Communication and media
European Fishmeal is active on Twitter and LinkedIn, where we track key European stakeholders, as well as distribute stories from the industry. We have 550 followers on LinkedIn and 450 on Twitter, increasing every month. The website had 5.270 hits last year, which is a 27% increase from last year.

Raising our presence on the social media platforms makes us more visible and able to reach more stakeholders such as professionals within and around the industry as well as authorities from all EFFOP member states and within the European Union. Furthermore, we send out regular newsletters to members and a wide circle of relevant stakeholders. Currently, 235 people receive our newsletter.

Research
Current participation of European Fishmeal in research projects is:

Development of Management Strategy Evaluations (MSEs) based on the Fmsy values obtained from the Fmsy-project for six high profile fish stocks (The MSE-project).
The Fmsy-project is developing a more ecosystem-based approach to estimation of the biological reference point was supported and initiated with financial funding from European Fishmeal. The final report was written by several highly recognized scientists. The project concludes that managing the Northeast Atlantic fisheries using the new Fmsy values could increase the sustainable catches by several million tonnes per year compared with a management based on the current Fmsy values. For managers to use other management strategies than the traditional ICES strategy, new Management Strategy Evaluations (MSEs) are needed, and an MSE-project was set up to develop these detailed Management Plan Evaluations. In 2021, funding has been provided for a 3-year PhD in fish population dynamic and ecology and the MSE-project.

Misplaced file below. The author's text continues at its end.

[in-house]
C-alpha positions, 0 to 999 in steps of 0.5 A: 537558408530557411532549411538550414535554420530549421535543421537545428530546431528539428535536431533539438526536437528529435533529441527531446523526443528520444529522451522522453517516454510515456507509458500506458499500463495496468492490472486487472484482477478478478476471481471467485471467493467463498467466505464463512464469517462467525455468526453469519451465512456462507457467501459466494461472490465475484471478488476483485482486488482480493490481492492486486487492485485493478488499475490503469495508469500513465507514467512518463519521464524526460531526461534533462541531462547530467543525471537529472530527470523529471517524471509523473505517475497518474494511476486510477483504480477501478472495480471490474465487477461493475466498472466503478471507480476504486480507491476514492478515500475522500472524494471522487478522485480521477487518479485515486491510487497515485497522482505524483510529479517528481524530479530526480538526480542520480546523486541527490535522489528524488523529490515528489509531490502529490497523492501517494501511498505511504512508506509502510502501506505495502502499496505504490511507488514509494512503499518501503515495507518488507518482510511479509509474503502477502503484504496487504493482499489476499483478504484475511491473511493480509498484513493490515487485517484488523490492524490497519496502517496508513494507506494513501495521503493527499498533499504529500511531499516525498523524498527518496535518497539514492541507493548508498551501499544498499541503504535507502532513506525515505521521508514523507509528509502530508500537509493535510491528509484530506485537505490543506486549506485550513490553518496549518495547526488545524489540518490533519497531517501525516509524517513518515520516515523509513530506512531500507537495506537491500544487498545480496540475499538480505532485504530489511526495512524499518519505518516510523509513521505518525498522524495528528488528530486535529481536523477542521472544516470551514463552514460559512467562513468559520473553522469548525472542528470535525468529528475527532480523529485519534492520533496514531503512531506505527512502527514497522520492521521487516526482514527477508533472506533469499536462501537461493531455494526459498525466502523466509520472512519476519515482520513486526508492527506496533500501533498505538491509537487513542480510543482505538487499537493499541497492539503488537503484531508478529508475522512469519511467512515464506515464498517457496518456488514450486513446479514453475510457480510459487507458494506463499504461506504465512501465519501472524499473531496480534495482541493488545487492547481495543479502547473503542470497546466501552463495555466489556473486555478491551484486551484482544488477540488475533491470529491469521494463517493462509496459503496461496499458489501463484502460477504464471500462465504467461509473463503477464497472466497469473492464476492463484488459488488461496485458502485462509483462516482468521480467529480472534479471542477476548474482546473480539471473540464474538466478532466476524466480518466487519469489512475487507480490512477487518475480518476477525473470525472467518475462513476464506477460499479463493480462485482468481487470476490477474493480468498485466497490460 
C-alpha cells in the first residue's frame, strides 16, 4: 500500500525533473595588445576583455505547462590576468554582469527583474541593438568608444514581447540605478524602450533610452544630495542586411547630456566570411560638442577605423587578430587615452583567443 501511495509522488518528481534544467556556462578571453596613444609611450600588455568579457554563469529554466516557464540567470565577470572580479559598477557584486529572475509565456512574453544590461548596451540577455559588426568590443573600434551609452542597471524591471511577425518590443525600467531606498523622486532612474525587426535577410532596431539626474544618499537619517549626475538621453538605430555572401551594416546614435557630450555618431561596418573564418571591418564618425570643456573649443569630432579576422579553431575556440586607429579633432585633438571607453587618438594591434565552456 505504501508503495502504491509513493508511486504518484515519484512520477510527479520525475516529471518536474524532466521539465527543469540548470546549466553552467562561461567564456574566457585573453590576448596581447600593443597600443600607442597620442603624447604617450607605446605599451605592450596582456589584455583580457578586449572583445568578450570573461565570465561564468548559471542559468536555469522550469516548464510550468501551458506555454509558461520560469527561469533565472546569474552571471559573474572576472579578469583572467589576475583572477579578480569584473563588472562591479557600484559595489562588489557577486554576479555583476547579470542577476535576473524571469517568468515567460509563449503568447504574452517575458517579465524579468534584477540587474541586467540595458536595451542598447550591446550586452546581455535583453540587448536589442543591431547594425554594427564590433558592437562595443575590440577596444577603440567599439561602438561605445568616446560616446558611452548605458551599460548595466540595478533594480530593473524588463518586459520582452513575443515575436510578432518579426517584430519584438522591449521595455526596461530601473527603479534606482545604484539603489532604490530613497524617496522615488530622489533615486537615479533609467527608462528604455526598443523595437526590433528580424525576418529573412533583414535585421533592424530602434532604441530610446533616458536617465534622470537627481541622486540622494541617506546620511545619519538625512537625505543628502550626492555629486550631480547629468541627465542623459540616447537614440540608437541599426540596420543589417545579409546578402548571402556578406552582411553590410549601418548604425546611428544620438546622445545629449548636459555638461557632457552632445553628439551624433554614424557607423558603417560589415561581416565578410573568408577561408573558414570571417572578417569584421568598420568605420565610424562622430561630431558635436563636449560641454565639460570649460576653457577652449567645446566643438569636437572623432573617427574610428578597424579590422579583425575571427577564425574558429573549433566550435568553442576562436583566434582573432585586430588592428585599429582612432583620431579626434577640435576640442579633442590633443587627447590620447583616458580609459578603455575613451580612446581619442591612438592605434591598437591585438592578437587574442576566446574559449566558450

Ecologically and economically sustainable mesopelagic fisheries (MEESO)
The MEESO project: “Ecologically and economically sustainable mesopelagic fisheries (MEESO)” funded by the EU Horizon 2020, 2019-2023. The role of European Fishmeal in the project is to contribute to WP3 “Processing and screening of mesopelagic resources and fishing technology development”. Especially Task 3.5 “Scaling of processes and market prototype testing” of WP3 will be important for European Fishmeal. European Fishmeal has been granted an amount of 31,500 € for our participation in the project.

EFFOP has participated in industry workshops, most recently with a presentation by the EFFOP president Frank Trearty at a meeting in Ireland.

Nordic Seals project